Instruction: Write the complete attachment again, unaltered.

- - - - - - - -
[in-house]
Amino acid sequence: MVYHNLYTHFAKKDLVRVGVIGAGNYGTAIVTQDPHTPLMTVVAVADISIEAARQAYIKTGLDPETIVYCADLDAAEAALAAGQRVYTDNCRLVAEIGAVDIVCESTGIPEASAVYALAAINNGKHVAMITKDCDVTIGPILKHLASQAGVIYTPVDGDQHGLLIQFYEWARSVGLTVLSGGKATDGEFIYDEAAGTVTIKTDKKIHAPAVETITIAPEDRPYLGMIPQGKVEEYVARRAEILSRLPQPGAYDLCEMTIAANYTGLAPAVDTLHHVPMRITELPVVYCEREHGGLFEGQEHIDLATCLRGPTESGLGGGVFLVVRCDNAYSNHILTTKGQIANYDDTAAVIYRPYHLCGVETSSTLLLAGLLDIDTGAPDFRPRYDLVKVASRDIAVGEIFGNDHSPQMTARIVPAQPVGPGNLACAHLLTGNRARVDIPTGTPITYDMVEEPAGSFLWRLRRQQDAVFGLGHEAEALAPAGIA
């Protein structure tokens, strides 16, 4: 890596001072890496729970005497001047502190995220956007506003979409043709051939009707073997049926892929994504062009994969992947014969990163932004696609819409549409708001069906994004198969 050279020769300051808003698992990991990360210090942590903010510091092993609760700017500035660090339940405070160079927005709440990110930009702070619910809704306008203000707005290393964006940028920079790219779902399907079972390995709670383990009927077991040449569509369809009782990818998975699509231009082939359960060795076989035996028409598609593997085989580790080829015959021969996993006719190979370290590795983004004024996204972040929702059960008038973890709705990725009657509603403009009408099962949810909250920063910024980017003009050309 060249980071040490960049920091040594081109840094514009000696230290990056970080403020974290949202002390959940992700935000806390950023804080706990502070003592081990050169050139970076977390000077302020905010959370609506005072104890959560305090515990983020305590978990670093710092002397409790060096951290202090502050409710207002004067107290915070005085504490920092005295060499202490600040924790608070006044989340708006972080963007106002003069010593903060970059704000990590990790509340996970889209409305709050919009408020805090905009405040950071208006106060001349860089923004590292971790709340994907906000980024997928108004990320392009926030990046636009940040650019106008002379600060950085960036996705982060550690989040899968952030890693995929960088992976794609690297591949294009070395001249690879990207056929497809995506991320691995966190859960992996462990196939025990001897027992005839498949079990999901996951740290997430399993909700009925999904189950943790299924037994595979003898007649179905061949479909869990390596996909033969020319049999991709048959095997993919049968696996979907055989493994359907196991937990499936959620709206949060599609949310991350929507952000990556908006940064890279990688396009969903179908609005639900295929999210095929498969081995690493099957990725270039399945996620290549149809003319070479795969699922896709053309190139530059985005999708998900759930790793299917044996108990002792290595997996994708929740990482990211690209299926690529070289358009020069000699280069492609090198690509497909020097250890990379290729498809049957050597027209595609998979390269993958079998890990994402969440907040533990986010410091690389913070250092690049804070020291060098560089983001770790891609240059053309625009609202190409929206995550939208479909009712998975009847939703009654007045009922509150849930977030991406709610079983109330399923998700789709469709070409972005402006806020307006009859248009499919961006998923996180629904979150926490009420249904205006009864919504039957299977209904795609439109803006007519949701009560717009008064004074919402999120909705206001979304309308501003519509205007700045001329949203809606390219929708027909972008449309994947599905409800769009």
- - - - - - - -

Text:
[in-house]
Amino acid sequence: MVYHNLYTHFAKKDLVRVGVIGAGNYGTAIVTQDPHTPLMTVVAVADISIEAARQAYIKTGLDPETIVYCADLDAAEAALAAGQRVYTDNCRLVAEIGAVDIVCESTGIPEASAVYALAAINNGKHVAMITKDCDVTIGPILKHLASQAGVIYTPVDGDQHGLLIQFYEWARSVGLTVLSGGKATDGEFIYDEAAGTVTIKTDKKIHAPAVETITIAPEDRPYLGMIPQGKVEEYVARRAEILSRLPQPGAYDLCEMTIAANYTGLAPAVDTLHHVPMRITELPVVYCEREHGGLFEGQEHIDLATCLRGPTESGLGGGVFLVVRCDNAYSNHILTTKGQIANYDDTAAVIYRPYHLCGVETSSTLLLAGLLDIDTGAPDFRPRYDLVKVASRDIAVGEIFGNDHSPQMTARIVPAQPVGPGNLACAHLLTGNRARVDIPTGTPITYDMVEEPAGSFLWRLRRQQDAVFGLGHEAEALAPAGIA
């Protein structure tokens, strides 16, 4: 890596001072890496729970005497001047502190995220956007506003979409043709051939009707073997049926892929994504062009994969992947014969990163932004696609819409549409708001069906994004198969 050279020769300051808003698992990991990360210090942590903010510091092993609760700017500035660090339940405070160079927005709440990110930009702070619910809704306008203000707005290393964006940028920079790219779902399907079972390995709670383990009927077991040449569509369809009782990818998975699509231009082939359960060795076989035996028409598609593997085989580790080829015959021969996993006719190979370290590795983004004024996204972040929702059960008038973890709705990725009657509603403009009408099962949810909250920063910024980017003009050309 060249980071040490960049920091040594081109840094514009000696230290990056970080403020974290949202002390959940992700935000806390950023804080706990502070003592081990050169050139970076977390000077302020905010959370609506005072104890959560305090515990983020305590978990670093710092002397409790060096951290202090502050409710207002004067107290915070005085504490920092005295060499202490600040924790608070006044989340708006972080963007106002003069010593903060970059704000990590990790509340996970889209409305709050919009408020805090905009405040950071208006106060001349860089923004590292971790709340994907906000980024997928108004990320392009926030990046636009940040650019106008002379600060950085960036996705982060550690989040899968952030890693995929960088992976794609690297591949294009070395001249690879990207056929497809995506991320691995966190859960992996462990196939025990001897027992005839498949079990999901996951740290997430399993909700009925999904189950943790299924037994595979003898007649179905061949479909869990390596996909033969020319049999991709048959095997993919049968696996979907055989493994359907196991937990499936959620709206949060599609949310991350929507952000990556908006940064890279990688396009969903179908609005639900295929999210095929498969081995690493099957990725270039399945996620290549149809003319070479795969699922896709053309190139530059985005999708998900759930790793299917044996108990002792290595997996994708929740990482990211690209299926690529070289358009020069000699280069492609090198690509497909020097250890990379290729498809049957050597027209595609998979390269993958079998890990994402969440907040533990986010410091690389913070250092690049804070020291060098560089983001770790891609240059053309625009609202190409929206995550939208479909009712998975009847939703009654007045009922509150849930977030991406709610079983109330399923998700789709469709070409972005402006806020307006009859248009499919961006998923996180629904979150926490009420249904205006009864919504039957299977209904795609439109803006007519949701009560717009008064004074919402999120909705206001979304309308501003519509205007700045001329949203809606390219929708027909972008449309994947599905409800769009």